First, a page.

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Aphid genotypes vary in their response to the presence of fungal endosymbionts in host plants


Bieri, A P S; Härri, S A; Vorburger, C; Müller, C B (2009). Aphid genotypes vary in their response to the presence of fungal endosymbionts in host plants. Journal of Evolutionary Biology, 22(8):1775-1780.

Abstract

Genetic variation for fitness-relevant traits may be maintained in natural populations by fitness differences that depend on environmental conditions.
For herbivores, plant quality and variation in chemical plant defences can maintain genetic variation in performance. Apart from plant secondary
compounds, symbiosis between plants and endosymbiotic fungi (endophytes) can produce herbivore-toxic compounds. We show that there is significant variation among aphid genotypes in response to endophytes by comparing life-history traits of 37 clones of the bird cherry-oat aphid Rhopalosiphum padi feeding on endophyte-free and endophyte-infected tall fescue Lolium arundinaceum.
Clonal variation for life-history traits was large, and most clones performed better on endophyte-free plants. However, the clones differed in
the relative performance across the two environments, resulting in significant
genotype · environment interactions for all reproductive traits. These findings suggest that natural variation in prevalence of endophyte infection can contribute to the maintenance of genetic diversity in aphid populations.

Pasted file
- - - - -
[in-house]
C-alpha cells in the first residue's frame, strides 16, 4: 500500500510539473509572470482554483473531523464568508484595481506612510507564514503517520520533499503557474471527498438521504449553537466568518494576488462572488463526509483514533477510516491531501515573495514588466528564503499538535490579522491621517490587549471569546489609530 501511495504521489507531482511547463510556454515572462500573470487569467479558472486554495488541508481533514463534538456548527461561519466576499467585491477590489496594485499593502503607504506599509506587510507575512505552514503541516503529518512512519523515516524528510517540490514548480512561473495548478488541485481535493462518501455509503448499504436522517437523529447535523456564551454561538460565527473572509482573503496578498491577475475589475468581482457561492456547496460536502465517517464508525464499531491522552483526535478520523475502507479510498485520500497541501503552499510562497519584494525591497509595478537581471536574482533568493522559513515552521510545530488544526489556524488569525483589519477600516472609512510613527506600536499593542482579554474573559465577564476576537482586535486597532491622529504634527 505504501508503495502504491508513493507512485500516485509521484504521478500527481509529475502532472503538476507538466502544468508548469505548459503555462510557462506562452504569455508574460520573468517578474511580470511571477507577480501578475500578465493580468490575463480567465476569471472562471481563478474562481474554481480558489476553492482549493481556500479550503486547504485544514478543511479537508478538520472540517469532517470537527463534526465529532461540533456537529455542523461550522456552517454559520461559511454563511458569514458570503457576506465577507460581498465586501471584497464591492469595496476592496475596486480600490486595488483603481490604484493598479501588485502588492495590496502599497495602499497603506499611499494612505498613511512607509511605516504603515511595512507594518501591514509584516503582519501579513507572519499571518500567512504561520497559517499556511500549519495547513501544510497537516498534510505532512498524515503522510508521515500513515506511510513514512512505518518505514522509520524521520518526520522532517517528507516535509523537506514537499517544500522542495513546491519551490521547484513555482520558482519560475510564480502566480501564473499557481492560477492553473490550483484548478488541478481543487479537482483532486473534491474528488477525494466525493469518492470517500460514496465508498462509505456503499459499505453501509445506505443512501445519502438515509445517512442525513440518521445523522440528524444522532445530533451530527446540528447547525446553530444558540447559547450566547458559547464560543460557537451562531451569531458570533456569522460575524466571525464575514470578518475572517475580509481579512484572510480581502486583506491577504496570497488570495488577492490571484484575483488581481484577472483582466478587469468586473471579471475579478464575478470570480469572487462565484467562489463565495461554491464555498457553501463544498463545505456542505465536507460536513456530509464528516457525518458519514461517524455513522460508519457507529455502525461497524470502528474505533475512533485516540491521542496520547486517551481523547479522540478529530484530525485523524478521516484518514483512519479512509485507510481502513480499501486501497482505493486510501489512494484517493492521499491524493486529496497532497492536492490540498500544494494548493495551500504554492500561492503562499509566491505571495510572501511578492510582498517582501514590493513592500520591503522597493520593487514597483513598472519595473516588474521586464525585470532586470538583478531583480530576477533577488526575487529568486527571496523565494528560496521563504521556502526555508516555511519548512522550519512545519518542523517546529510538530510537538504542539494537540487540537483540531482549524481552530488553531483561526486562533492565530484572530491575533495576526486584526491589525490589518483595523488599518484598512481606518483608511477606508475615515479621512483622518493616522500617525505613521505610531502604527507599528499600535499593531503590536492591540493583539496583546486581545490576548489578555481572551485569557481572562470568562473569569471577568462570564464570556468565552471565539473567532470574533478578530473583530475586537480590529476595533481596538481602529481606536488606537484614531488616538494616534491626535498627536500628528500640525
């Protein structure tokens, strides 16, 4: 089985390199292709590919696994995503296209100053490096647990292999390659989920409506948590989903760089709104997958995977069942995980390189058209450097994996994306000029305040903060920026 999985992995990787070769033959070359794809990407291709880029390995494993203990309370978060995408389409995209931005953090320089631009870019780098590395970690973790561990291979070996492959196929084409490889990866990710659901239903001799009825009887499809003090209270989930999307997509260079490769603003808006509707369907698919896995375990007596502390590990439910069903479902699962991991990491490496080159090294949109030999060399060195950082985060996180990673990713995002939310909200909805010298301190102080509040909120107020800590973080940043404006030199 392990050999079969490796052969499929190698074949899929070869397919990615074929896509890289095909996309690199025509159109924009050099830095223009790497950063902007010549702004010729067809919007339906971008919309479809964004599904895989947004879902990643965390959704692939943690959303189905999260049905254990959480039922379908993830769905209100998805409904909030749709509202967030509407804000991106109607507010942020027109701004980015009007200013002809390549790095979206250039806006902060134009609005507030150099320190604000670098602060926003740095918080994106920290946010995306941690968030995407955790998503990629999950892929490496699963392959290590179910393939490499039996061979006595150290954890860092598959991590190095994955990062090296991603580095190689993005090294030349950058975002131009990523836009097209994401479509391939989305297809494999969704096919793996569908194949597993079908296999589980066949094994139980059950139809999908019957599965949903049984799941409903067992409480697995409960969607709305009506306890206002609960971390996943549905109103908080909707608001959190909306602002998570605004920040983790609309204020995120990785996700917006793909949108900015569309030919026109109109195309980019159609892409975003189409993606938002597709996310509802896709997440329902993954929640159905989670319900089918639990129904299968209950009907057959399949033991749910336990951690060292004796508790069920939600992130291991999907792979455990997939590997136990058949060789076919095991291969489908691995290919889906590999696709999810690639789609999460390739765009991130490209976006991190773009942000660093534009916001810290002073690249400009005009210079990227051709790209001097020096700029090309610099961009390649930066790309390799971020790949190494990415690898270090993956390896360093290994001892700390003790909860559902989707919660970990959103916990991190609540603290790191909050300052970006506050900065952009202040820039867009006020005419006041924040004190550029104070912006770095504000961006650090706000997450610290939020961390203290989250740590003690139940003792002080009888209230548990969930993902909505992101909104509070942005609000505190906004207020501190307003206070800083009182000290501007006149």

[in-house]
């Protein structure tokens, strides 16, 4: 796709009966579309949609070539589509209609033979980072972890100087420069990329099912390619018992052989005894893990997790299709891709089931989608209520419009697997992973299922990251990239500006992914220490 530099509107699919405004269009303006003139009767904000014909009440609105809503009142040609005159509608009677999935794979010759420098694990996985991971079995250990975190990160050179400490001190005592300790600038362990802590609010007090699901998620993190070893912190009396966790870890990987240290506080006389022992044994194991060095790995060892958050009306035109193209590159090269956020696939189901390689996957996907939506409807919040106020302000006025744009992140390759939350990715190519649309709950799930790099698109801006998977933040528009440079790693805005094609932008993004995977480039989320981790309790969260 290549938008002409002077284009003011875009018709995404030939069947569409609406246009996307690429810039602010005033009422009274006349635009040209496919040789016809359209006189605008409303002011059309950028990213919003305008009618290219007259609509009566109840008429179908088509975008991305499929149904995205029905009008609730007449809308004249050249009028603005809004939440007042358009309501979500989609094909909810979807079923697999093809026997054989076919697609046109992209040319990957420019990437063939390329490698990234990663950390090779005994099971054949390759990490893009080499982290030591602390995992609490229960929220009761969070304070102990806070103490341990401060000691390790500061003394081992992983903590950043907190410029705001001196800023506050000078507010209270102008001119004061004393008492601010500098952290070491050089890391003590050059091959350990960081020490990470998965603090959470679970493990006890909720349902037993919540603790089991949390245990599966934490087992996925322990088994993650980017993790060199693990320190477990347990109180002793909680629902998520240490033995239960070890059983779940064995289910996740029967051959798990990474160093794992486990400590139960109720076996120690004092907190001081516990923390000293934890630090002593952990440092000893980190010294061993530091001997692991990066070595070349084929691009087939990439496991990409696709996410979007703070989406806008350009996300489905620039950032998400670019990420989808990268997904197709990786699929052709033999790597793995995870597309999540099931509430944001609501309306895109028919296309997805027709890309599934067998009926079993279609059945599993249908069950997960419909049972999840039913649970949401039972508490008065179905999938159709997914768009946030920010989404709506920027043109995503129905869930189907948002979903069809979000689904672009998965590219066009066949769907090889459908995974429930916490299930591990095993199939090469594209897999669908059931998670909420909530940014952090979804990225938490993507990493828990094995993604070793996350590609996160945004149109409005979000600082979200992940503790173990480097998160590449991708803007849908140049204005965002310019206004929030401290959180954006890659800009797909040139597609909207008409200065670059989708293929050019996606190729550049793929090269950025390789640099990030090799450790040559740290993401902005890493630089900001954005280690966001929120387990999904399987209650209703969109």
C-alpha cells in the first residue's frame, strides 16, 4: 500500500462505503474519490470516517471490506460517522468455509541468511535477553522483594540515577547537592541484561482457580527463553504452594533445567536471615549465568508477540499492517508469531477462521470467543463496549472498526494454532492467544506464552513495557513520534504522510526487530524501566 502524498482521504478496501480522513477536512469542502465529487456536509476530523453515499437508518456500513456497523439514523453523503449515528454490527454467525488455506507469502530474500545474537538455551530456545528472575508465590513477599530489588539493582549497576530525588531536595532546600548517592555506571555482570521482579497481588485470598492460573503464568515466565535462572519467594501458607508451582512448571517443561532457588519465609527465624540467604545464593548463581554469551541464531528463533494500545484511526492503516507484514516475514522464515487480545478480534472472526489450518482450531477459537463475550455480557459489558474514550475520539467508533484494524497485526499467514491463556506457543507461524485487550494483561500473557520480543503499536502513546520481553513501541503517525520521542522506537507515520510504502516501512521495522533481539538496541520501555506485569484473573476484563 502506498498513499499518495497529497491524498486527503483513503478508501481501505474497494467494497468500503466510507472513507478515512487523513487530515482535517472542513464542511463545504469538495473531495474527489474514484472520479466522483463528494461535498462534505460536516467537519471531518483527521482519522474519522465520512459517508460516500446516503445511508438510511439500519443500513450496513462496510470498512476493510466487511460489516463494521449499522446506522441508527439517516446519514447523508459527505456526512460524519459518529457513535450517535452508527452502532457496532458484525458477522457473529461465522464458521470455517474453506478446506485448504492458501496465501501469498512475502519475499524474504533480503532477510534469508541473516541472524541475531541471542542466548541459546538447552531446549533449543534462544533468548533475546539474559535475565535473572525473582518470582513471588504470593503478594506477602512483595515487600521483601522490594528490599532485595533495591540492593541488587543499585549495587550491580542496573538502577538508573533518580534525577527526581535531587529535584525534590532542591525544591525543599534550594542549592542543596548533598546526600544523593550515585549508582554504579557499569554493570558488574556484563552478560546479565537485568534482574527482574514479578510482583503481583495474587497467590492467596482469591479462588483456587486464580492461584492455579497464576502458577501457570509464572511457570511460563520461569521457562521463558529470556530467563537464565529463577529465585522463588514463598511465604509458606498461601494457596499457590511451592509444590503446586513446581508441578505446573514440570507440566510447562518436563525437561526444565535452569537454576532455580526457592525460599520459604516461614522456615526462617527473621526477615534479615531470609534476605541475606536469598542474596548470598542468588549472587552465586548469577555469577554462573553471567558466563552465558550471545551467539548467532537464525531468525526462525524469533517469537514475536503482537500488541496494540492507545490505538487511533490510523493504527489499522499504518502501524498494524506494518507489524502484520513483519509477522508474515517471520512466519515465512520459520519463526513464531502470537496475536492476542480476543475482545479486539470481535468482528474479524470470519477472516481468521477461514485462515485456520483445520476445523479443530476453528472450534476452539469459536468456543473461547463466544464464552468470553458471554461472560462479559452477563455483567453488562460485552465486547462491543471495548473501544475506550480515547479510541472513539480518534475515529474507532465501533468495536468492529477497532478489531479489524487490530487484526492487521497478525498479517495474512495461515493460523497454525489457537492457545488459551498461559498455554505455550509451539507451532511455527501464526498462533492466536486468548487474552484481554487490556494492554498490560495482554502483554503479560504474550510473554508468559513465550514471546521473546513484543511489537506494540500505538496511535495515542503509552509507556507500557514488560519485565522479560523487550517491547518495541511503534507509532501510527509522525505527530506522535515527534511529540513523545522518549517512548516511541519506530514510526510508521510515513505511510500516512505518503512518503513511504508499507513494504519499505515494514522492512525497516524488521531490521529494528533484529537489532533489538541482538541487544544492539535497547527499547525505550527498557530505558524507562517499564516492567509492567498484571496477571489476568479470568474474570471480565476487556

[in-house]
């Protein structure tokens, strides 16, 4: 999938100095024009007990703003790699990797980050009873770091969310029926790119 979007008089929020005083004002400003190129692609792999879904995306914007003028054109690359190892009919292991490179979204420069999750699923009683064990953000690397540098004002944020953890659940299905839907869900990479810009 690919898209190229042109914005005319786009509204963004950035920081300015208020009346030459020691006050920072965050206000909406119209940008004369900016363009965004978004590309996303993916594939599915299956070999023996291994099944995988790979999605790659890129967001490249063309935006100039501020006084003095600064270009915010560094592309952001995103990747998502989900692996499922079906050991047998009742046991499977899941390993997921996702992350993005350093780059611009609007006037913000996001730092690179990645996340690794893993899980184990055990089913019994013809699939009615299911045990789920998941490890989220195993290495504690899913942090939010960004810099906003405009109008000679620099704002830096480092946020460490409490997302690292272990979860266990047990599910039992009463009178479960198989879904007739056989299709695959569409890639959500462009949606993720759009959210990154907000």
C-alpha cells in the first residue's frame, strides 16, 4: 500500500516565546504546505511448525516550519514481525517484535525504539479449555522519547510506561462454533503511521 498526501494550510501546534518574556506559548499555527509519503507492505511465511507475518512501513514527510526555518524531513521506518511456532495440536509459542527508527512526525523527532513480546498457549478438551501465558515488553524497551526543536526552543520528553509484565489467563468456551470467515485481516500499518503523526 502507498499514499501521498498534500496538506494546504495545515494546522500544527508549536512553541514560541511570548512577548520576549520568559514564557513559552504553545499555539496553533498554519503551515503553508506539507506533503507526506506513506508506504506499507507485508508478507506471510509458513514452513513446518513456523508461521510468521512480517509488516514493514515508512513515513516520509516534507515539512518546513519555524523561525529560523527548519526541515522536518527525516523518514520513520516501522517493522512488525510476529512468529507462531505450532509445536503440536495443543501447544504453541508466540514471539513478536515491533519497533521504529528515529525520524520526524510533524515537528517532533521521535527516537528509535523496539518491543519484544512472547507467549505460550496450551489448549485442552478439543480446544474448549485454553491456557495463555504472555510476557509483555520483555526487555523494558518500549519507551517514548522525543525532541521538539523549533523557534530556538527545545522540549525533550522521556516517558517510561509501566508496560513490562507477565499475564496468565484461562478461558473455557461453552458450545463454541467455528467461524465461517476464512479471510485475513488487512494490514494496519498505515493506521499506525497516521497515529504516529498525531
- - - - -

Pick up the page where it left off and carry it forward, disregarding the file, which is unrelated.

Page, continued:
Abstract

Genetic variation for fitness-relevant traits may be maintained in natural populations by fitness differences that depend on environmental conditions.
For herbivores, plant quality and variation in chemical plant defences can maintain genetic variation in performance. Apart from plant secondary
compounds, symbiosis between plants and endosymbiotic fungi (endophytes) can produce herbivore-toxic compounds. We show that there is significant variation among aphid genotypes in response to endophytes by comparing life-history traits of 37 clones of the bird cherry-oat aphid Rhopalosiphum padi feeding on endophyte-free and endophyte-infected tall fescue Lolium arundinaceum.
Clonal variation for life-history traits was large, and most clones performed better on endophyte-free plants. However, the clones differed in
the relative performance across the two environments, resulting in significant
genotype · environment interactions for all reproductive traits. These findings suggest that natural variation in prevalence of endophyte infection can contribute to the maintenance of genetic diversity in aphid populations.

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Additional indexing

Item Type:Journal Article, refereed, original work
Communities & Collections:07 Faculty of Science > Institute of Evolutionary Biology and Environmental Studies
Dewey Decimal Classification:570 Life sciences; biology
590 Animals (Zoology)
Uncontrolled Keywords:Endophytic fungi; genotype–environment interaction; herbivory; life history evolution; microbes; mutualism; Neotyphodium coenophialum; Plant–herbivore interaction; tall fescue; trade-offs
Language:English
Date:August 2009
Deposited On:24 Jul 2009 08:09
Last Modified:06 Dec 2017 20:11
Publisher:Wiley-Blackwell
ISSN:1010-061X
Additional Information:The definitive version is available at www.blackwell-synergy.com
Publisher DOI:https://doi.org/10.1111/j.1420-9101.2009.01788.x

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